And they're not alone.
Anyone in the market for a new supercar is prepared to spend six figures, at least. A hypercar? Try seven figures. Despite those hefty price tags, supercar and hypercar brands like Lamborghini and Bugatti believe there's additional room to earn even greater profits from these ultra-wealthy customers. One obvious way is to offer a seemingly endless number of bespoke options, such as McLaren's MSO program.
But Bloomberg has learned of yet another method that's gaining traction: high-cost one-offs. Last November, for example, Lamborghini announced its one-off SC18 Alston. Designed in collaboration with an unnamed customer, the price is estimated anywhere from $1 million and $13 million dollars, according to Lamborghini technical director Maurizio Reggiani. Lamborghini's design chief Mitja Borkert personally worked hand-in-hand with this longtime client to create a 770-hp V12 supercar. This is the first time Lamborghini has done this but it certainly won't be the last. There's simply too much money to be made.
In fact, Lamborghini's current customization program dates back to 2008 when the Reventon debuted. Although it wasn't a one-off, the Reventon's 21-unit production cap was enough to entice wealthy buyers to drop serious cash and helped pave the way for the likes of the Centenario.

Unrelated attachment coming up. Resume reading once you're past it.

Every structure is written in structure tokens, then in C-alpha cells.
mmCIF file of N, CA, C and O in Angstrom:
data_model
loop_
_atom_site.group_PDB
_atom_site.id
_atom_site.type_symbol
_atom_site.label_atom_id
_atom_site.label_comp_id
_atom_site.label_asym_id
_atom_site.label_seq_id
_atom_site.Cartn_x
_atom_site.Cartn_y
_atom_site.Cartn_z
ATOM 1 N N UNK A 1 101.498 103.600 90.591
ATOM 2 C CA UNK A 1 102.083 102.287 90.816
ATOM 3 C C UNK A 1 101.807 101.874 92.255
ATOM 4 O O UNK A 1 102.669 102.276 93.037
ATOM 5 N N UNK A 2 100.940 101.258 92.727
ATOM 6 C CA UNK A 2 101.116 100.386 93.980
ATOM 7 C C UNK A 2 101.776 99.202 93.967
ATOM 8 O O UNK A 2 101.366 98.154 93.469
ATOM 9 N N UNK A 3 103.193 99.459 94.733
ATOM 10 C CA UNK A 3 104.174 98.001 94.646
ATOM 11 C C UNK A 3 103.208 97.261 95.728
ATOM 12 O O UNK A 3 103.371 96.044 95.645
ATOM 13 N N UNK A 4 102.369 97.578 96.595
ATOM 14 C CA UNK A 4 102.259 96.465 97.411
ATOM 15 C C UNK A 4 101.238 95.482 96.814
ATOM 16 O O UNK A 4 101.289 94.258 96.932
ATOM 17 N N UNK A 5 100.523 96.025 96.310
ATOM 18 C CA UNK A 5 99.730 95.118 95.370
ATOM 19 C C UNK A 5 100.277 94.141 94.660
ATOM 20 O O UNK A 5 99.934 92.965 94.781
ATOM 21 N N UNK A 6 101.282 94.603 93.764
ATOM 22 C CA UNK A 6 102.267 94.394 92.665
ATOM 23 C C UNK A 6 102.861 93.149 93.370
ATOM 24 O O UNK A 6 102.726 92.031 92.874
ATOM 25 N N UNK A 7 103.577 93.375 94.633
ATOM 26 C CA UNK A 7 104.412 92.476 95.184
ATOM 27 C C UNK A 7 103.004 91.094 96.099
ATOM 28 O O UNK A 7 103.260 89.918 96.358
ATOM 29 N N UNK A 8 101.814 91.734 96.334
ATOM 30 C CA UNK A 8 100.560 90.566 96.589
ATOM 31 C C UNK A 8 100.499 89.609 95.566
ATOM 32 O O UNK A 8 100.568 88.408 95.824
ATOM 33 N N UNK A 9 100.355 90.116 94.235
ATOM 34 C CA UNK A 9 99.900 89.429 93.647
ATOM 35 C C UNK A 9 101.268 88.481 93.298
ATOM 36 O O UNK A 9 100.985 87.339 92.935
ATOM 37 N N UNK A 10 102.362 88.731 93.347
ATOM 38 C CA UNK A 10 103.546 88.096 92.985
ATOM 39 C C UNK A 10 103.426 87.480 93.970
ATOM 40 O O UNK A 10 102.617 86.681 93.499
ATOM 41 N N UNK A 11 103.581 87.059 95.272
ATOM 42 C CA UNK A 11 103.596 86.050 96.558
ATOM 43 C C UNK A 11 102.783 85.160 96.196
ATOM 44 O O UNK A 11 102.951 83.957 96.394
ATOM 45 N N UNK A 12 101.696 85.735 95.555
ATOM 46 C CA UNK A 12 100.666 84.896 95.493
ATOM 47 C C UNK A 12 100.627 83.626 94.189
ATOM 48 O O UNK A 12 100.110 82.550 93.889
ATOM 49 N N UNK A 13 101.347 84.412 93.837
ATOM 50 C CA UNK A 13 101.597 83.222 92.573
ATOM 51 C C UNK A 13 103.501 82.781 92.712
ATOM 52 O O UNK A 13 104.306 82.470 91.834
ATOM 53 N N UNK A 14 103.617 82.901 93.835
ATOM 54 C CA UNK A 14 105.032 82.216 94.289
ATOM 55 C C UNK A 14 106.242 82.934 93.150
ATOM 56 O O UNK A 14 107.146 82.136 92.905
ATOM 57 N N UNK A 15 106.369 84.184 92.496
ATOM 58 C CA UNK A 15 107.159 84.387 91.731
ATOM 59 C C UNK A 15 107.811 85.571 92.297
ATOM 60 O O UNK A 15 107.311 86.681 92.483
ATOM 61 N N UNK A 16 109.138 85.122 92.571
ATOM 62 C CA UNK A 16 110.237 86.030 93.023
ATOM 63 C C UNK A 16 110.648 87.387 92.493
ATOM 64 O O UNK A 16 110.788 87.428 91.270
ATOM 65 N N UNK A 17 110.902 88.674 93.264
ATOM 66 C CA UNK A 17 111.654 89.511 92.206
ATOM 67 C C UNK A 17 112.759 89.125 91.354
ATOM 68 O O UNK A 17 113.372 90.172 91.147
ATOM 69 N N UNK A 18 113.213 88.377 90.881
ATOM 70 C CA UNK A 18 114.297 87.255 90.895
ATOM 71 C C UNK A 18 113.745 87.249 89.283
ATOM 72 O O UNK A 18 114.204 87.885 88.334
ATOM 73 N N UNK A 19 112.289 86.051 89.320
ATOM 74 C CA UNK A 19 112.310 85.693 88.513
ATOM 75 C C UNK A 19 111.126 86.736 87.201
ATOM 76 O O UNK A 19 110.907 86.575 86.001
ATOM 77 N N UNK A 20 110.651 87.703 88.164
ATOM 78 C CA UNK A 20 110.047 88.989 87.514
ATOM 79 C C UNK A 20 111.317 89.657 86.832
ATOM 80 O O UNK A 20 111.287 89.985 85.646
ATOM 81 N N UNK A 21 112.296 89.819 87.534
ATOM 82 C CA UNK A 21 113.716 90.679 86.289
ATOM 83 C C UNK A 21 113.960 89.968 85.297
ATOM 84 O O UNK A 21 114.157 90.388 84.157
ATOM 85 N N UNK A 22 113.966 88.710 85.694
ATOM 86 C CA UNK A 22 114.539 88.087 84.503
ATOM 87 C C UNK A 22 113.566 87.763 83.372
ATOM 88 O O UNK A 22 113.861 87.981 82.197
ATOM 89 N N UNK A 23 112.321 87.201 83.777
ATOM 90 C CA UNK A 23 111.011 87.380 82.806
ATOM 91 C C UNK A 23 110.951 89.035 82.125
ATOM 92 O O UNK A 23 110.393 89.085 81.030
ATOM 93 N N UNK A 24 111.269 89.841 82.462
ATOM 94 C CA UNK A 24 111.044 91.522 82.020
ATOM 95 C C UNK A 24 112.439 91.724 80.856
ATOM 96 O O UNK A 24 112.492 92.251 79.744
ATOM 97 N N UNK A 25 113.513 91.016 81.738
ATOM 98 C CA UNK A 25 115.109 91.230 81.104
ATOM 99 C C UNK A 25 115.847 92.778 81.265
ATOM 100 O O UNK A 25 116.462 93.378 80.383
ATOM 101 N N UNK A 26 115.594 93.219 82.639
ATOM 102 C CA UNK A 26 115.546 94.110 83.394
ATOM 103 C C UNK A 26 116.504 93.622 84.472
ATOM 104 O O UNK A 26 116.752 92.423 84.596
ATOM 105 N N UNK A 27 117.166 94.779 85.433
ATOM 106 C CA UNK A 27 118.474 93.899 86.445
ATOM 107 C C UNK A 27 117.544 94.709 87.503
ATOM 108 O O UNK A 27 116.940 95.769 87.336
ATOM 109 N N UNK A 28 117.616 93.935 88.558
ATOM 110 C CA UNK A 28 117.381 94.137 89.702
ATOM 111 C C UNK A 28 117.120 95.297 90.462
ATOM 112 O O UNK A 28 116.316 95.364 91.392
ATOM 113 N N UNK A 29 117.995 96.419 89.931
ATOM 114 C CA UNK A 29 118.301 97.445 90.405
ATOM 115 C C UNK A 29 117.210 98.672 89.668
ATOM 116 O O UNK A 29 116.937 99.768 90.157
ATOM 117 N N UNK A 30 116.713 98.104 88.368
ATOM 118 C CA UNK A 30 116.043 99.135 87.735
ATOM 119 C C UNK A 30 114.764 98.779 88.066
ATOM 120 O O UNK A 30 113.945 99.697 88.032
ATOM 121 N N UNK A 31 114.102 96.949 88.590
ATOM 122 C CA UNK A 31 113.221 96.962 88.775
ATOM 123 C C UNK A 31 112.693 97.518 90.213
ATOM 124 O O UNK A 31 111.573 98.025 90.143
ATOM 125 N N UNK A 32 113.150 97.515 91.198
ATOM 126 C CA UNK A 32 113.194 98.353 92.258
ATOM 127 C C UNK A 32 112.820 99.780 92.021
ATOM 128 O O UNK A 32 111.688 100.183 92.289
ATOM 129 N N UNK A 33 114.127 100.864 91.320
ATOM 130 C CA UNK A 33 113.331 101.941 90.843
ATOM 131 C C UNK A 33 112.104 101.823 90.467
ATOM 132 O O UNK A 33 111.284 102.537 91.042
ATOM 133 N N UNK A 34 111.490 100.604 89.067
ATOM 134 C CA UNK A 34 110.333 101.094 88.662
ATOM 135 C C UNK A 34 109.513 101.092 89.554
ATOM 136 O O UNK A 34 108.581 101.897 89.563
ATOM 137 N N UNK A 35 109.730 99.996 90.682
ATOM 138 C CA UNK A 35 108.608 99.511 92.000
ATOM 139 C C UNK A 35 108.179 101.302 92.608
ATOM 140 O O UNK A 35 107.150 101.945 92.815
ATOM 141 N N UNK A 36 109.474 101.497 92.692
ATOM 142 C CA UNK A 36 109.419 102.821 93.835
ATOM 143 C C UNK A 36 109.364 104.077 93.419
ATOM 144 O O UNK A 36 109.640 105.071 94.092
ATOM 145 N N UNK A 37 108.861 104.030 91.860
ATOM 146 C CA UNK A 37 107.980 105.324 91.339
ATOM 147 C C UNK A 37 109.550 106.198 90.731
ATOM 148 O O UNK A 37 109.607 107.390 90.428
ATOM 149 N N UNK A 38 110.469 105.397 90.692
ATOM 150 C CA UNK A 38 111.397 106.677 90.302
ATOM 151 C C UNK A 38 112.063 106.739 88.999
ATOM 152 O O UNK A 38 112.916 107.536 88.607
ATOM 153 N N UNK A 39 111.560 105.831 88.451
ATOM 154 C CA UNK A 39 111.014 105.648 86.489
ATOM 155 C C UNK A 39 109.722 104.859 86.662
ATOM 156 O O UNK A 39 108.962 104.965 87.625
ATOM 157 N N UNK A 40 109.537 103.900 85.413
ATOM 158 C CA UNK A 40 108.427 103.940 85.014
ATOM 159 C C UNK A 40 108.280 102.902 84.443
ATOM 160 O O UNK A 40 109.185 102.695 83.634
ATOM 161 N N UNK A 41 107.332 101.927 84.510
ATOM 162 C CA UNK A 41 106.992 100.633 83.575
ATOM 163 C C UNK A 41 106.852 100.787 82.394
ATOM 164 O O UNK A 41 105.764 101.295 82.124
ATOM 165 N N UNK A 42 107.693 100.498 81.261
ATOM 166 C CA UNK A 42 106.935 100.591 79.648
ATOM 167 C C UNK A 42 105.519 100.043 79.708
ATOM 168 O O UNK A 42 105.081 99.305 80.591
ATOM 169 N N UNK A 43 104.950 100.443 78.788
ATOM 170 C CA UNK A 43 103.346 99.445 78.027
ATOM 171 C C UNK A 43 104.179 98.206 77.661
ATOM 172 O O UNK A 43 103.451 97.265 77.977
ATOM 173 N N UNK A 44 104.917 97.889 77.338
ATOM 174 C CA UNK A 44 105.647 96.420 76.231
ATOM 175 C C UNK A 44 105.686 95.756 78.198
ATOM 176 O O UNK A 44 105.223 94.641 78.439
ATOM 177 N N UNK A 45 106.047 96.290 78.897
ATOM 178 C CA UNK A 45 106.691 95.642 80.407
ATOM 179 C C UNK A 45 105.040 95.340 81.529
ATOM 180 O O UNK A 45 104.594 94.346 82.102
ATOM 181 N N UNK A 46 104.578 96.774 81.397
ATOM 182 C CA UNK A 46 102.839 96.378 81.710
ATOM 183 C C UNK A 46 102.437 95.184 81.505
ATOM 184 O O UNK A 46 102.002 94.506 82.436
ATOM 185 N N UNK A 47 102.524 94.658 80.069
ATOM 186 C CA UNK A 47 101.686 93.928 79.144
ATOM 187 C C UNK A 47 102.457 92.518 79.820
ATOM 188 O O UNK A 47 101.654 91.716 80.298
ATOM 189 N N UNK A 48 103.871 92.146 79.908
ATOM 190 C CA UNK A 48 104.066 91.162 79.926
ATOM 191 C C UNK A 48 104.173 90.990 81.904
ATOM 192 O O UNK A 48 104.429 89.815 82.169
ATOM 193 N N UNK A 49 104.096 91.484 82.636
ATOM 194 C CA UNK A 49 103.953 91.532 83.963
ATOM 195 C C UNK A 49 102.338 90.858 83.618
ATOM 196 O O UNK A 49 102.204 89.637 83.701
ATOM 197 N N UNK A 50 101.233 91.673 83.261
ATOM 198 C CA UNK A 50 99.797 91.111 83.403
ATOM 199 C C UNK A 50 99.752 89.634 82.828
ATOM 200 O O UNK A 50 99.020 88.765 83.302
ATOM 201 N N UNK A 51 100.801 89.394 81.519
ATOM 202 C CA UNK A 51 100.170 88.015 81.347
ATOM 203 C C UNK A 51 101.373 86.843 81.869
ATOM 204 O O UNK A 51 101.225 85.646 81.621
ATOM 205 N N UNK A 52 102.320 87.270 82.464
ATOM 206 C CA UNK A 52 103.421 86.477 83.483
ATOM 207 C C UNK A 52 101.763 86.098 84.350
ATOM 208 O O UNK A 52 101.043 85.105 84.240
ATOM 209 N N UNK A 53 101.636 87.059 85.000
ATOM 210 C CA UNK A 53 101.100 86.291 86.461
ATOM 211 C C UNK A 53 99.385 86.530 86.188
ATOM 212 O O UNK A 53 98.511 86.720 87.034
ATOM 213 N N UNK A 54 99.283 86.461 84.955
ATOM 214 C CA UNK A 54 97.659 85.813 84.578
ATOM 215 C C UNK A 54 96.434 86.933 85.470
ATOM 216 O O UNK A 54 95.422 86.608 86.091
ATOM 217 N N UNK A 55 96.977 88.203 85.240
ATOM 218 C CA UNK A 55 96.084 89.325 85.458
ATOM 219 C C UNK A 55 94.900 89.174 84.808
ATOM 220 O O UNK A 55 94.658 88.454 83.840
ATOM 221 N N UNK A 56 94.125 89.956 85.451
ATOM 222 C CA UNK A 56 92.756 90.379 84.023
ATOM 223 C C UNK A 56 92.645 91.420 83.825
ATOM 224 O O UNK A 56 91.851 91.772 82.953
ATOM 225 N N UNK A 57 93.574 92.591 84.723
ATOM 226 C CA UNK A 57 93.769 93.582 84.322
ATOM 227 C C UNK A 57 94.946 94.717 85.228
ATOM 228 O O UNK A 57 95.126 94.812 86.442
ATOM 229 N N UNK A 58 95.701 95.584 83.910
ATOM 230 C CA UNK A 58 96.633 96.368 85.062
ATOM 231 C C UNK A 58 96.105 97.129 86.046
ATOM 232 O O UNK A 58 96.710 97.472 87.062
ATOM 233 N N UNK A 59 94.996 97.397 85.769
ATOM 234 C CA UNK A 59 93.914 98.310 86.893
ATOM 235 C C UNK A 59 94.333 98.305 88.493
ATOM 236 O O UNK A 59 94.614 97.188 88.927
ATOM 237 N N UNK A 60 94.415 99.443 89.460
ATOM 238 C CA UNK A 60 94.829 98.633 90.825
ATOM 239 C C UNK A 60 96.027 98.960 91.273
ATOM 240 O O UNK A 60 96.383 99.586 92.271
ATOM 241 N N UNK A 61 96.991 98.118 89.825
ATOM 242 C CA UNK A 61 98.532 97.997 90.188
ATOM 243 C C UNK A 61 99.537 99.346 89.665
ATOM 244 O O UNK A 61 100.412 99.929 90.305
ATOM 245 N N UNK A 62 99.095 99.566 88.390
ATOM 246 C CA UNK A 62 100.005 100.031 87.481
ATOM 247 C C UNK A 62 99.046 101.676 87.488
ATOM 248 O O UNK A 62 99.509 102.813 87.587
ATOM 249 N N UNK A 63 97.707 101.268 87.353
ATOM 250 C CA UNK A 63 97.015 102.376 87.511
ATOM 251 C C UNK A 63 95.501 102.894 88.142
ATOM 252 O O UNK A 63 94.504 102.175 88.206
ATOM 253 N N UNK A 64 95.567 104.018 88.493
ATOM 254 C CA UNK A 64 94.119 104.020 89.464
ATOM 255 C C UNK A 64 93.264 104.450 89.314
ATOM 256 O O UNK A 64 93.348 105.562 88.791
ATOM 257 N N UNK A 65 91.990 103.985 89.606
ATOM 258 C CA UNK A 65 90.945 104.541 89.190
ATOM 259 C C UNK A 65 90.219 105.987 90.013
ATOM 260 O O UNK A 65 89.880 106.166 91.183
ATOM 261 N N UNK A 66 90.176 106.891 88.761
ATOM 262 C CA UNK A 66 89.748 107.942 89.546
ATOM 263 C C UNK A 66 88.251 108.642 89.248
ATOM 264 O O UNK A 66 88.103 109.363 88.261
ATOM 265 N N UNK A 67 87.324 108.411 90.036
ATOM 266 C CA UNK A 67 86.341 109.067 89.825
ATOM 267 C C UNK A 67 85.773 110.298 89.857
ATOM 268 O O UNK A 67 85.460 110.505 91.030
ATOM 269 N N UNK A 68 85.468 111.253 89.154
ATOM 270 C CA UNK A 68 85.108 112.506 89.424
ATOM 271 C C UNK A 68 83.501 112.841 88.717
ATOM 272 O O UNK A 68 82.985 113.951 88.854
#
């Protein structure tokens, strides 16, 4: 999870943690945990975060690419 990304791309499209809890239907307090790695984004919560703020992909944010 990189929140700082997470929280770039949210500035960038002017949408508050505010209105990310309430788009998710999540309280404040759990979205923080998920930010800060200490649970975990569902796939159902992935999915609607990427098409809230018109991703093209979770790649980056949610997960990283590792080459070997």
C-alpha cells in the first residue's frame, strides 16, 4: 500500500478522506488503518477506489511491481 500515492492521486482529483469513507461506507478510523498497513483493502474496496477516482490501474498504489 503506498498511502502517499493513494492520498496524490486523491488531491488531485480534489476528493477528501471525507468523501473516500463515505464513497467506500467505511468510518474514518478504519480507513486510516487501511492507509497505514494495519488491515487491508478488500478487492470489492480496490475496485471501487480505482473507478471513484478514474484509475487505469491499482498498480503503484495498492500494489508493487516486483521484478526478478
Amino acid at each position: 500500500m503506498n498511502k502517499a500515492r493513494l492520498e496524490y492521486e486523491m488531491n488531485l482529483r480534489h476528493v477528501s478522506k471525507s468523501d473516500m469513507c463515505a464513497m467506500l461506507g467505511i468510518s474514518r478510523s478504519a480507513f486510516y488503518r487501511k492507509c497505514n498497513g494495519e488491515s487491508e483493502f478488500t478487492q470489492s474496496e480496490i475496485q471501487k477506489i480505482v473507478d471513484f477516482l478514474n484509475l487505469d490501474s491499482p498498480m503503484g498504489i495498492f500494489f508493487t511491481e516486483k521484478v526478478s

"The Reventon prompted the big discussion about the dimensions of this segment," Reggiani says. "As we scouted more and more during that time, we started to see how, this market, you can stretch in terms of price and in terms of demand. The Reventon coupe was $3 million; the "(Reventon) roadster was $3.2 million; the Centenario was $2 million. So in this segment, we know there is a marvelous market."
Obviously, one-offs and personal design service like in the case of the SC18 Alston are nothing new (Ferrari, for example, has been doing one-offs for years), other brands like Aston Martin, Bugatti, McLaren, and Rolls-Royce have since followed suit.
Speaking of Bugatti, the $19 million La Voiture Noire is yet another perfect example of this practice. The way Bugatti now sees things, "the sky is the limit" on how it will customize existing models for clients, dramatically altering the design in order to suit the client's every desire. There's a growing global list of millionaires and billionaires, and carmakers such as these are anxious for their commissioning business.